By Mary Margaret Fouse-Bishop, Nurse Supervisor, Jefferson County Public Health
After having my first child, I remember feeling a lot of emotions: joy and amazement of bringing a human being into the world, fear of caring for a baby, anxiety about child care needs, guilt about going back to work, and thinking “HOW AM I GOING TO DO THIS?” I was lucky to have access to twelve weeks of unpaid leave, to be home with my baby. However, my spouse and I had to take a pay cut during my time at home and plan for child care costs when I returned to work. Looking back, I wonder if some of the stress and anxiety could have been avoided had there been more options to support our family.
Nothing is more important than family. Yet, for working parents, choosing between meeting their families’ basic needs and their health and well-being is a constant struggle. Families do their best to make it work, but does it have to be at the expense of their families’ health and well-being? No–and Paid Family Medical Leave is a policy that can help.
What is Paid Family and Medical Leave?
A paid family and medical leave policy allows employees to take paid time off for important life events, including the birth or adoption of a child, when a family member (such as a child, partner, or aging parent) needs care, or when the employee themselves is sick.
Why Paid Leave Matters
Research shows Paid Family and Medical Leave positively impacts the health and well-being of families. Paid Family and Medical Leave:
- Allows time to physically recover from having a baby
- Improves the mental health of moms
- Reduces infant deaths under the age of 1
- Improves breastfeeding.
Juggling a full-time job and parenting is what most families do every day. In the United States, 72% of moms work either full or part time jobs. Over half of two-parent families include both parents working full-time. Despite this shift in the workforce, the United States remains the only developed country in the world without a national paid family leave policy.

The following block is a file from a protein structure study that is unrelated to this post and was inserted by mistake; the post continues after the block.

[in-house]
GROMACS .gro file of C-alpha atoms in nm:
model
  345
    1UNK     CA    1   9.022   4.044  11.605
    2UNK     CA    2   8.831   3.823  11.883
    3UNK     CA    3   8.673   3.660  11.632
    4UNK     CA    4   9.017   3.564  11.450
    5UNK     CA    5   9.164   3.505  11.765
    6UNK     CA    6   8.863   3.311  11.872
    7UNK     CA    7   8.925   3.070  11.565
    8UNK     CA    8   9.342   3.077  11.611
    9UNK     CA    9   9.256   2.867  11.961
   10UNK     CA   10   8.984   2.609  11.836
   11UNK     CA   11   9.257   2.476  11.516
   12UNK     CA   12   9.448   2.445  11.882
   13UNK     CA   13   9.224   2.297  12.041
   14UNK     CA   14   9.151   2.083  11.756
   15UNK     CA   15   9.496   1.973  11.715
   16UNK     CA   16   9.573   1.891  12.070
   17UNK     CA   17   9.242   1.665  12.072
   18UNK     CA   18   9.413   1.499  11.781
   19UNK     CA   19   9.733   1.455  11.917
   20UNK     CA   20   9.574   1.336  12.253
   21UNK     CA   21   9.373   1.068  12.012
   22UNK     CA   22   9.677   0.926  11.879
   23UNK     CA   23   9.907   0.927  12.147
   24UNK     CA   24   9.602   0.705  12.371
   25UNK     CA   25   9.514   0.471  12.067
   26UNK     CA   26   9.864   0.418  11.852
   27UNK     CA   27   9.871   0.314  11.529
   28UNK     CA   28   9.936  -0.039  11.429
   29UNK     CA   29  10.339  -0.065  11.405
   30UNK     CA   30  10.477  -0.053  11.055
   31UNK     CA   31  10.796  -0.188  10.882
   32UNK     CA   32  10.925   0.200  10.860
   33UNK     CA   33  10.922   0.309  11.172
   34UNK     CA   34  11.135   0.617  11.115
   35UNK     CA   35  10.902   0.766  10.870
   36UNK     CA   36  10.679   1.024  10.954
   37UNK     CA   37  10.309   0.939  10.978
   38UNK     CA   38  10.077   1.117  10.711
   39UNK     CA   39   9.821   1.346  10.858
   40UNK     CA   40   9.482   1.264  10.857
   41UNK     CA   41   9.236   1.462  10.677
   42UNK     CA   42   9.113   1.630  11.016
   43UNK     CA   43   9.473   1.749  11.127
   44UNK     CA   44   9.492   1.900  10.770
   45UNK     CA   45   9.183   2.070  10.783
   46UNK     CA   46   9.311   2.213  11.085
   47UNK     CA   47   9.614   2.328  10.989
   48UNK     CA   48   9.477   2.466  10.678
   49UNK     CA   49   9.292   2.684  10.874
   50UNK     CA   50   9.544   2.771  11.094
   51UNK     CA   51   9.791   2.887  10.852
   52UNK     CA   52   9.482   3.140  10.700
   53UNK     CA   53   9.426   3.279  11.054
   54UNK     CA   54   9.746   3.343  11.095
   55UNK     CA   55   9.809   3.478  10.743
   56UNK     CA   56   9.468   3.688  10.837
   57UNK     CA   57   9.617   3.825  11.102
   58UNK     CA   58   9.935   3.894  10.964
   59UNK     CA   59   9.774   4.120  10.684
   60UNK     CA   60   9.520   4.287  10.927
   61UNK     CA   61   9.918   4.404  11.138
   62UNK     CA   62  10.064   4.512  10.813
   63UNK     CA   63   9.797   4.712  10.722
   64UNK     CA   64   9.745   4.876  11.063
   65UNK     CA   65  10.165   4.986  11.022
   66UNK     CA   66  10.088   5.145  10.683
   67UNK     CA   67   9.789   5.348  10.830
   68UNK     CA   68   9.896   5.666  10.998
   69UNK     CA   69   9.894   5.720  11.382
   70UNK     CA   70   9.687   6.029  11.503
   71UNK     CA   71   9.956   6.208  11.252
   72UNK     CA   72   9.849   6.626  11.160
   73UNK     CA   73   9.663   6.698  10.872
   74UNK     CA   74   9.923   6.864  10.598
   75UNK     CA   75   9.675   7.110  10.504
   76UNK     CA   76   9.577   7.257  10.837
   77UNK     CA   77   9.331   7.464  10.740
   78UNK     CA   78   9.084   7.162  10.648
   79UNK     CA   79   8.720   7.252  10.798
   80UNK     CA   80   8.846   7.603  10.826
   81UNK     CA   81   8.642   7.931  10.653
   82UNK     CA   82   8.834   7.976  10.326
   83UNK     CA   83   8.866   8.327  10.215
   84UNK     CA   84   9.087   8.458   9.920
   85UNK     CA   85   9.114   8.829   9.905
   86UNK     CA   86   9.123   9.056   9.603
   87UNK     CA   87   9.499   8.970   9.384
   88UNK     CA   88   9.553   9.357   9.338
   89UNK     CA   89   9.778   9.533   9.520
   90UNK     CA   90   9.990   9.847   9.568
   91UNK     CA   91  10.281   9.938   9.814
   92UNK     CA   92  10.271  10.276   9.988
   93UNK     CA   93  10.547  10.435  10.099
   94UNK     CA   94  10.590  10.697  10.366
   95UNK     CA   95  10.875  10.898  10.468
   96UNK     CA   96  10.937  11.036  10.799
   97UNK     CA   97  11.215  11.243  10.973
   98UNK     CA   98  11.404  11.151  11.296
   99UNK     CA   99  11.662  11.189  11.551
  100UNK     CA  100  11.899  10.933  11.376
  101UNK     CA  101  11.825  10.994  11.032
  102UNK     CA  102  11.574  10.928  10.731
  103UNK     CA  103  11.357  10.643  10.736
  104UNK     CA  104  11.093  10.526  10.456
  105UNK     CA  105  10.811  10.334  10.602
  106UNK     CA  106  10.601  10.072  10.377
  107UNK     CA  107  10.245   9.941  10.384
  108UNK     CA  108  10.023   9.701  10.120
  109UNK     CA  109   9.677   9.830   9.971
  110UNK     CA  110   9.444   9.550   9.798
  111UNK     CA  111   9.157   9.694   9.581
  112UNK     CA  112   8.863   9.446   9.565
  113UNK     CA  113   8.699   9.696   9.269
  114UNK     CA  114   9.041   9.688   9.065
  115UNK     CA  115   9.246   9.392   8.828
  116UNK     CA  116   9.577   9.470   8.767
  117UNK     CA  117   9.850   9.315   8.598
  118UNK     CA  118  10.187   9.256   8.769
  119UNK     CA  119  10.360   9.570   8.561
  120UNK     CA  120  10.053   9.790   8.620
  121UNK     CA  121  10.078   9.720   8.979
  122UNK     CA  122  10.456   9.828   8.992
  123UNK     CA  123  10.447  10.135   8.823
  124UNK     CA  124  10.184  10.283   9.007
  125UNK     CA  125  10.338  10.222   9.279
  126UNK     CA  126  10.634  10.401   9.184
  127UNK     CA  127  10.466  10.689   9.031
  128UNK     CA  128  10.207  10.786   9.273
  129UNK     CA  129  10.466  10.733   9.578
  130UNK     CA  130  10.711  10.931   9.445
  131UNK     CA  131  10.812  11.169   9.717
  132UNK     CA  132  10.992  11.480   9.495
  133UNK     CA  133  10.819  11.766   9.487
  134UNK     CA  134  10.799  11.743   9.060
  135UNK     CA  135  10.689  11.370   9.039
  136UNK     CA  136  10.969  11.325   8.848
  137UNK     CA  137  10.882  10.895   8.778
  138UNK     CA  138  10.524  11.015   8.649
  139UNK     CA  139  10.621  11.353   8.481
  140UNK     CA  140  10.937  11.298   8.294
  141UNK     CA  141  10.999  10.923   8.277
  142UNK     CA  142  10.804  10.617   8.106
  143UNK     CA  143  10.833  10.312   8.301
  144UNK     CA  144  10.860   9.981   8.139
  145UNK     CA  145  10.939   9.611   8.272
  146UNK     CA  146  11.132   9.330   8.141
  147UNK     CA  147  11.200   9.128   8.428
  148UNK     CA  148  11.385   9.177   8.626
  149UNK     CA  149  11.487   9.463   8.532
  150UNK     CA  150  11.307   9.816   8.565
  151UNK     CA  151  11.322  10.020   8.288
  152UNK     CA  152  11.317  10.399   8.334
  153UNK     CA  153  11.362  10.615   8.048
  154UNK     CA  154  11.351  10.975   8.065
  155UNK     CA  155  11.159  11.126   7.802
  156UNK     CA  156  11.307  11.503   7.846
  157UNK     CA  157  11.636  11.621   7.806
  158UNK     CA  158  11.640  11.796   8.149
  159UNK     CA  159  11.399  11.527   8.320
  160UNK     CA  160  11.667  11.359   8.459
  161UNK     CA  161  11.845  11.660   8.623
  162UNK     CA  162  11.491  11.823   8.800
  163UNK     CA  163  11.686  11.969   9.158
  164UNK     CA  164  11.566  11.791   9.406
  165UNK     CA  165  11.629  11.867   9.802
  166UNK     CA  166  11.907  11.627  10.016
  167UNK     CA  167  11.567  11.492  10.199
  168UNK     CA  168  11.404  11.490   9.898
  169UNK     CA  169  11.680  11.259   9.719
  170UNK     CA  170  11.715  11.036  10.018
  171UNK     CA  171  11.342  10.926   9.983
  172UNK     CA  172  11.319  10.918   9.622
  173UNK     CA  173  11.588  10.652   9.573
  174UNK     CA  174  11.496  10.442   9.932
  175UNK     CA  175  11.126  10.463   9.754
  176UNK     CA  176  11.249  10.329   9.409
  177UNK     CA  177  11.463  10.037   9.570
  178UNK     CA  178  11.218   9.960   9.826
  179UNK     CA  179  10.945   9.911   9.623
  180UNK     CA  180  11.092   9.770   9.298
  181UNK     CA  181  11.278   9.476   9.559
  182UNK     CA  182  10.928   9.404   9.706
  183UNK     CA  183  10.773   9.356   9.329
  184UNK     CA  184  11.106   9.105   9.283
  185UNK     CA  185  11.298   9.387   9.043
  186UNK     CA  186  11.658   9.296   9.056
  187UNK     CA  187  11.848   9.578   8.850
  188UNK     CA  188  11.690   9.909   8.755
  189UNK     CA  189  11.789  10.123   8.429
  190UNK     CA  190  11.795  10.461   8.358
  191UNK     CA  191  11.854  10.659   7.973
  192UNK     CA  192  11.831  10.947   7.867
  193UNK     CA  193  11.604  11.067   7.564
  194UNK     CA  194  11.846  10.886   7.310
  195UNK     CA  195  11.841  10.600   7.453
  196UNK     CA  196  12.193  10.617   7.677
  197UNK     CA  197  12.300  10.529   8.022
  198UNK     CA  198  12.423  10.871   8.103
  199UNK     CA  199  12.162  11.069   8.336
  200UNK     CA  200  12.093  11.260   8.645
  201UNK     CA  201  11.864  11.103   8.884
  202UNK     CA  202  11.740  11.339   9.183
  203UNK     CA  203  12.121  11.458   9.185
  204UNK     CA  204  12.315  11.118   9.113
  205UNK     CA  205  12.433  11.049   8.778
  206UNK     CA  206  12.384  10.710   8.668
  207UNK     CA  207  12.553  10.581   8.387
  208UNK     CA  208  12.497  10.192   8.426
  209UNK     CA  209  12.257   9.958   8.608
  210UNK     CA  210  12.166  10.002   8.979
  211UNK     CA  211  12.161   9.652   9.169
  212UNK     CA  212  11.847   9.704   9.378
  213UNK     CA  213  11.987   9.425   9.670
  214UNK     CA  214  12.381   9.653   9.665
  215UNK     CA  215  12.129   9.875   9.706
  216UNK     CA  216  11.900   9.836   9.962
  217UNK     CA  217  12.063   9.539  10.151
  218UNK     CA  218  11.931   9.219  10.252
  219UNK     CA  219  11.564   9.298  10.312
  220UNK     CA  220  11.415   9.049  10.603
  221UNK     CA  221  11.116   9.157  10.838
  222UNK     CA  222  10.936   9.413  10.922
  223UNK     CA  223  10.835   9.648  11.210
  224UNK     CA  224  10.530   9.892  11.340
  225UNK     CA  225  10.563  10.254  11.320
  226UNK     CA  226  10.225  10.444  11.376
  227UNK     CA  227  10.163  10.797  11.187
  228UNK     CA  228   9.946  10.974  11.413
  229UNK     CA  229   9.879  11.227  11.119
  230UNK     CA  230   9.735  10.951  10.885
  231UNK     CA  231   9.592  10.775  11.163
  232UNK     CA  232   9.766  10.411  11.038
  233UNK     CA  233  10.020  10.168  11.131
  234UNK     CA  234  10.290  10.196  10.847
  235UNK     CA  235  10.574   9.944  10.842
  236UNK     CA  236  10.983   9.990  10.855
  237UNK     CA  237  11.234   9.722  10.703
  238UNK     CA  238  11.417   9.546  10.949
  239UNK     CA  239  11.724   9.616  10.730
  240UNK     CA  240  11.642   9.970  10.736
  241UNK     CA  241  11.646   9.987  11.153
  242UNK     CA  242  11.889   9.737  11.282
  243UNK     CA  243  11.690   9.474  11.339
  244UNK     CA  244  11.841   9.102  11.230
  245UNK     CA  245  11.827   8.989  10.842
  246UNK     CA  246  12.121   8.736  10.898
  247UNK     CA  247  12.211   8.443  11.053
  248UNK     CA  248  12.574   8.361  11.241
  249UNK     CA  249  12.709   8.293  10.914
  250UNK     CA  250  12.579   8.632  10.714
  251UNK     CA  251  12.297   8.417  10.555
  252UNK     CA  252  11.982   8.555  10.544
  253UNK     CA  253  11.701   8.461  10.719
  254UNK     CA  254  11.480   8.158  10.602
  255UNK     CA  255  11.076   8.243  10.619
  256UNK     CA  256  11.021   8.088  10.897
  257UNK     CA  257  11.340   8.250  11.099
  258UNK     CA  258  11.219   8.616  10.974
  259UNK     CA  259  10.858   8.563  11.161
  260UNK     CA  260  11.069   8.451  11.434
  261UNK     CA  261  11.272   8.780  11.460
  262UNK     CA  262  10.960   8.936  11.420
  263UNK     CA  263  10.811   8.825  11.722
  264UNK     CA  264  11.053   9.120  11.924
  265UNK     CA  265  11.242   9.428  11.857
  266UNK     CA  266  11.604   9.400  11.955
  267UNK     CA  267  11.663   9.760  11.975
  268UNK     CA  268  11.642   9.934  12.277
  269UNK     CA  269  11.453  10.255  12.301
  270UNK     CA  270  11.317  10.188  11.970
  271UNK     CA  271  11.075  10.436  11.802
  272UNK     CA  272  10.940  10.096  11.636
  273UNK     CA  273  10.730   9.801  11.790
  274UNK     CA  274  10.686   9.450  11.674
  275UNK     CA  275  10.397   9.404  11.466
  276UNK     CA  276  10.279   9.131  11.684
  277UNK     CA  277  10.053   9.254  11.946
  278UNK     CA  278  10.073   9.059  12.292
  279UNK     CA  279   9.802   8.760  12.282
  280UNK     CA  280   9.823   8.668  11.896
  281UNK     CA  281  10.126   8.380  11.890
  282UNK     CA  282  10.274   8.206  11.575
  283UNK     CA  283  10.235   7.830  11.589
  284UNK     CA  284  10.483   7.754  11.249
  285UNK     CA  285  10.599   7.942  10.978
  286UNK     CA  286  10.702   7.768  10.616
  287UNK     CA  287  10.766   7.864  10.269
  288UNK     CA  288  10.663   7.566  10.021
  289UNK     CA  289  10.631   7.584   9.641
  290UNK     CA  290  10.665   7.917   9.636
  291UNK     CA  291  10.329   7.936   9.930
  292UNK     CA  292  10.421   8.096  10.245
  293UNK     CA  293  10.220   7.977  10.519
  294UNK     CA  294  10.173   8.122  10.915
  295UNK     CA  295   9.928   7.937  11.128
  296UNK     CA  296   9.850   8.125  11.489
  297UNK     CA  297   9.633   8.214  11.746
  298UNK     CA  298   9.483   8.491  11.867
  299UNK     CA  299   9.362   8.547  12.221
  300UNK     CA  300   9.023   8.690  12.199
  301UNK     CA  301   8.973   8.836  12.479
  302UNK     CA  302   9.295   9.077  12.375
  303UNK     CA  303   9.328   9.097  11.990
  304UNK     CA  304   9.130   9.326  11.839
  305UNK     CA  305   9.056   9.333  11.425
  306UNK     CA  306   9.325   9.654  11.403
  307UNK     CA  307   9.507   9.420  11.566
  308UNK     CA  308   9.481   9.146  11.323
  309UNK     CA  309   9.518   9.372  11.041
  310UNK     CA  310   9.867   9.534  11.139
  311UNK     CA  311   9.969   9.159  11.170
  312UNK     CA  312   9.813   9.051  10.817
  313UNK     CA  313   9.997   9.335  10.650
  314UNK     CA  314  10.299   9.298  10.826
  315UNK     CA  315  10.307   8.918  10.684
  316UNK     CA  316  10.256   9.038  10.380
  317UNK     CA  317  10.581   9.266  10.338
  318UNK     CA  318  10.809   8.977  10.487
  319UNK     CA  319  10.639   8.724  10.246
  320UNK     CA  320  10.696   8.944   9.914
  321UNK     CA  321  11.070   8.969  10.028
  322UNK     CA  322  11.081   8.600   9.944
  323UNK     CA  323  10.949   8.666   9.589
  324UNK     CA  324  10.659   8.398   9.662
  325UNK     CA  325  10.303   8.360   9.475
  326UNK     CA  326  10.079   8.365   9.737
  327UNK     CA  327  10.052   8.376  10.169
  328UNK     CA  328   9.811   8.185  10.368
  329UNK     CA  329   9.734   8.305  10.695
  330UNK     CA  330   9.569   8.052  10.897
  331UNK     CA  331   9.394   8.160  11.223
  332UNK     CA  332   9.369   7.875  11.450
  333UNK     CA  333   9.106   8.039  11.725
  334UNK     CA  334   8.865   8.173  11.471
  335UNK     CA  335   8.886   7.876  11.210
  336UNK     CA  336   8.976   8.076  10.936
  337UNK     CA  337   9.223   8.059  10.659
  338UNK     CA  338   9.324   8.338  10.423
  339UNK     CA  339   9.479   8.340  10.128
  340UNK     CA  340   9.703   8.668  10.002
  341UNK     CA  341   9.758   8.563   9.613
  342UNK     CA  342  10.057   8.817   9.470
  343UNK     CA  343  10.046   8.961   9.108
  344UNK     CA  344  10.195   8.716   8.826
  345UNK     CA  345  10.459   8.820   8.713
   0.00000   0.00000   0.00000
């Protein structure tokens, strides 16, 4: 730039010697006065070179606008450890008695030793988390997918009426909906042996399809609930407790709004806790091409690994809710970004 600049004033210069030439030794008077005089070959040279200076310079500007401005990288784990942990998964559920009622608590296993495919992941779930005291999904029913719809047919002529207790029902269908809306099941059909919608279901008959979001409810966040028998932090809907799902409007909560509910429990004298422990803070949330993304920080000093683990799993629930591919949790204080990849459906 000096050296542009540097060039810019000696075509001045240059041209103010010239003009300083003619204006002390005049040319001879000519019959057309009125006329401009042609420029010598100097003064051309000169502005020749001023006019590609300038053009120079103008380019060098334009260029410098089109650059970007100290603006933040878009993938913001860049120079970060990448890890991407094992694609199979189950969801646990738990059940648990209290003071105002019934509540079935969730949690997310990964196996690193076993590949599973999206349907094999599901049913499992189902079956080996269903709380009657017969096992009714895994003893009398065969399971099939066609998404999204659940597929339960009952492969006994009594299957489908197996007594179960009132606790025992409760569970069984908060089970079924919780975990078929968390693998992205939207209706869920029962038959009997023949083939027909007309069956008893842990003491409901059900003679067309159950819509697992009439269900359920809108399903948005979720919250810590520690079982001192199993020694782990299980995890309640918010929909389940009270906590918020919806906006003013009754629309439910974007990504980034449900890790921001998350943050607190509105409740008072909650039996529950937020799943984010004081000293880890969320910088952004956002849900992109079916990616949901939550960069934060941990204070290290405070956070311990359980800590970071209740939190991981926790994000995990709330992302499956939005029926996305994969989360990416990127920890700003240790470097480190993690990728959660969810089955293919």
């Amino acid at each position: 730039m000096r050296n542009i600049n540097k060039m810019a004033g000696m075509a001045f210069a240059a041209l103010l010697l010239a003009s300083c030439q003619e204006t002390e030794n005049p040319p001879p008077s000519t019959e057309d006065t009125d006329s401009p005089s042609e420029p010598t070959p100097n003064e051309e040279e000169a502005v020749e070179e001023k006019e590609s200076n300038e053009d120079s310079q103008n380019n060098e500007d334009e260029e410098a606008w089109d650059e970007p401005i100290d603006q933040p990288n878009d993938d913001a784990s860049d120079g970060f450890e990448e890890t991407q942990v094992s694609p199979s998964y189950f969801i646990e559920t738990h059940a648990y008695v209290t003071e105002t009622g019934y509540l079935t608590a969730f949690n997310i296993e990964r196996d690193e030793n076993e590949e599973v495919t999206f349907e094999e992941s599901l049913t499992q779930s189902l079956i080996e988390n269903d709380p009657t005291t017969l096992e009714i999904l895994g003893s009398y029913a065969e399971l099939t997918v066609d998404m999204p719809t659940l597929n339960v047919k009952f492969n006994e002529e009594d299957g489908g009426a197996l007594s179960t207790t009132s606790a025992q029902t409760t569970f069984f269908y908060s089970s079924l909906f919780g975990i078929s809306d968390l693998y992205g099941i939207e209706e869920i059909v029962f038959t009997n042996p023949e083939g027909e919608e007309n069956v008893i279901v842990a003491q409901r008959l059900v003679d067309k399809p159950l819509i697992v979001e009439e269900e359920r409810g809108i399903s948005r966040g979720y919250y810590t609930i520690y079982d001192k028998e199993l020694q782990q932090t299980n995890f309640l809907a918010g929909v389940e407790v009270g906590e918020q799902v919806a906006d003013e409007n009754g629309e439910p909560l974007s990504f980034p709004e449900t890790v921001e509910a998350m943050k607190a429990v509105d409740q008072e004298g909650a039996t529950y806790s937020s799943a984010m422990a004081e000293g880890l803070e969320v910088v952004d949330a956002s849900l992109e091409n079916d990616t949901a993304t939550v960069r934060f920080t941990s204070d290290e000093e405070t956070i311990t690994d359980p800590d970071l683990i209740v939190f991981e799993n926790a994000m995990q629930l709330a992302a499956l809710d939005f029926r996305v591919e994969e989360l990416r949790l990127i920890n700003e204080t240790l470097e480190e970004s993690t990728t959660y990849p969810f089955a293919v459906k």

- 1 in 4 women return to work within two weeks of having a baby. Many parents have difficulty finding quality, affordable care, and often struggle to breastfeed. Returning to work early also seems to increase postpartum depression and anxiety.
- Not having paid leave policies left workers and the public unprepared for the COVID-19 pandemic.
- Only 1 in 5 Colorado workers has access to paid family and medical leave, and those who need it most are least likely to have it.
- Only 6% of low-wage workers have access to paid family leave and 50% of low-wage workers are women of color. This gap is particularly harmful for people of color and women, who are more likely to work essential jobs where they face higher risks of exposure to COVID-19.
Without paid family and medical leave, millions of Coloradans cannot take time to overcome a life-threatening illness, care for loved ones in an emergency or bond with their new child.
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